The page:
Excerpt from Survey of Cripples in New York City: Under the Auspices of a Special Committee on Survey of Cripples
This survey was inaugurated by the representatives of 41 organizations, associations, and hospitals in Greater New York engaged in work for cripples, at a conference on April 4, 1919, which was the result of the efforts of the New York Committee on After Care of Infantile Paralysis Cases. The expenses were met by contributions from certain of these agencies and a liberal gift from the Rockefeller Foundation.
The responsibility for the after care of the survivors of the 1916 Infantile Paralysis epidemic in New York City has since that time been vested in the above named Committee, representing all the agencies interested in these children. This Committee had provided a system of follow-up, including necessary financing, transportation, home care, etc., which proved so beneficial in its results on the thousands of cases recorded that the committee early in 1919 resolved to learn whether all the city's needy cripples were being cared for, and if not, to what extent the need was unmet.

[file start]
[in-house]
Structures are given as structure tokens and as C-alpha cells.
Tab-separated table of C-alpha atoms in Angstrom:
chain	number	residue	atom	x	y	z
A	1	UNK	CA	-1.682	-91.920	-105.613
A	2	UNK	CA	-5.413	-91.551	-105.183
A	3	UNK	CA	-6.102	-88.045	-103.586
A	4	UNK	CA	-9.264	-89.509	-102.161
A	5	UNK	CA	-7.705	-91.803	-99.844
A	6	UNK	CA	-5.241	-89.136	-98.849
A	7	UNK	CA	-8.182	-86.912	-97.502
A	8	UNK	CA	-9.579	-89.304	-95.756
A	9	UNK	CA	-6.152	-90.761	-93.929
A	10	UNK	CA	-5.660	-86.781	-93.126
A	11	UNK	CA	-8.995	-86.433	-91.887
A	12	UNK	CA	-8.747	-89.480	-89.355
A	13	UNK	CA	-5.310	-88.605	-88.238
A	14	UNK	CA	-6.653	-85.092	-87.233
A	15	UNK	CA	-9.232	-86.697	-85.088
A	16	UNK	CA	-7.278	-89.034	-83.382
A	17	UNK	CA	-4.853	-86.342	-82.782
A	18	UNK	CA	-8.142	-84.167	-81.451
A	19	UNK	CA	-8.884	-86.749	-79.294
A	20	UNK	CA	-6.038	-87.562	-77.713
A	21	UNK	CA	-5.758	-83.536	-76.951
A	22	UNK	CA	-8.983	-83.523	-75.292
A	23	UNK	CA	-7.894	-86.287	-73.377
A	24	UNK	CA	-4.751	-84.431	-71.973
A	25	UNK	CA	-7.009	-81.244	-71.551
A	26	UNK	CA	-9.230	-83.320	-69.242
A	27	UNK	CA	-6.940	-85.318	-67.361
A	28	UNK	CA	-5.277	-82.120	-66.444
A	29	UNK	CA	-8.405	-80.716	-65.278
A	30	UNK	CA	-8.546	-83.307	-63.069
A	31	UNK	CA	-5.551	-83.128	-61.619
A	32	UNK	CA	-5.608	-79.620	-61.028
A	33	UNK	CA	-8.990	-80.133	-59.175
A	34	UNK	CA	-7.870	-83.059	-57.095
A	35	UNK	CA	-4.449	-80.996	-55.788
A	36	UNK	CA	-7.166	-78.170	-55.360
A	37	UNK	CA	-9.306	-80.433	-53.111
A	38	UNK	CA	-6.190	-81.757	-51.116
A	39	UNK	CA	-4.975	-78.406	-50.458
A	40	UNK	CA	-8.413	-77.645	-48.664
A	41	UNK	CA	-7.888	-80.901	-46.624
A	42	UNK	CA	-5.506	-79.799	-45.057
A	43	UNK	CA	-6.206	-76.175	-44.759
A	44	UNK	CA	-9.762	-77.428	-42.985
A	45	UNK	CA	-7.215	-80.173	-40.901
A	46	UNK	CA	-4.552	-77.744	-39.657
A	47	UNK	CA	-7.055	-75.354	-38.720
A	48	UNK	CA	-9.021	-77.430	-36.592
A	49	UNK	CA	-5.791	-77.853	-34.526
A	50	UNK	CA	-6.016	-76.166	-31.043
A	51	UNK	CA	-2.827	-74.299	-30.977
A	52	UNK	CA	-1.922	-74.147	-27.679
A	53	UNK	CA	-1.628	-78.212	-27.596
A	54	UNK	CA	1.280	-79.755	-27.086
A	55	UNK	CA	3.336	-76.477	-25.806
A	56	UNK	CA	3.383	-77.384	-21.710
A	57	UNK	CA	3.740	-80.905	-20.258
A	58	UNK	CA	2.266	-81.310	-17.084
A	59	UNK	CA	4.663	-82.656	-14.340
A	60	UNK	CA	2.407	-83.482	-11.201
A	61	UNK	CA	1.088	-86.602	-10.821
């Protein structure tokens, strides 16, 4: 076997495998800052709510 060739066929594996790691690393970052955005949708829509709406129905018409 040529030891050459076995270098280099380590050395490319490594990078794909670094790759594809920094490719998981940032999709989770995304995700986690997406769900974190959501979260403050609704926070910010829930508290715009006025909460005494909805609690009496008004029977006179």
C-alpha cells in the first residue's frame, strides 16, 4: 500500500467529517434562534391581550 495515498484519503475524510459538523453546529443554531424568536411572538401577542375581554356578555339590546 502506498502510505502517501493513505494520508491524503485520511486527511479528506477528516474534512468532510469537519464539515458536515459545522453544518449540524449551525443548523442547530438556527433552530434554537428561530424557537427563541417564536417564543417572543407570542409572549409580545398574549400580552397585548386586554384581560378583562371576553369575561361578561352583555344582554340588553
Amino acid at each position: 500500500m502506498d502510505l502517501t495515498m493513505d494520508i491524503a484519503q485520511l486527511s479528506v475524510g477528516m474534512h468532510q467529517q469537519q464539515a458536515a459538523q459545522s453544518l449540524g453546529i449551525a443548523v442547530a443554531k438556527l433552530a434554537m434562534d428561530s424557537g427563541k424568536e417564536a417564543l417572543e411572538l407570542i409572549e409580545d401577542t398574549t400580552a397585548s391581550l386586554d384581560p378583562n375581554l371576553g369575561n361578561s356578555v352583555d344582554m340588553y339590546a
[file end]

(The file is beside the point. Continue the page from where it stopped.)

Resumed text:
The Survey was made under the direction of Mr. Henry C. Wright, of the Hospital and Institutional Bureau of Consultation. The aim was to ascertain the number of persons crippled in New York by different causes, and the nature of care and treatment being given them, with the chief emphasis on the causes which produce cripples. Instead of surveying the entire city, which would have been a very large task, six typical districts, having an aggregate population of 110,000 people, were selected.
In these districts a house-to-house canvass was made. Where cripples were found whose cases had not been diagnosed at a recognized clinic or hospital, an orthopedic surgeon was sent to the home to make a full diagnosis. The statistics of causes and classifications thus obtained are reasonably accurate. In addition to the field canvass, the work of all organizations, hospitals, and institutions dealing with cripples was examined to determine its character and scope.
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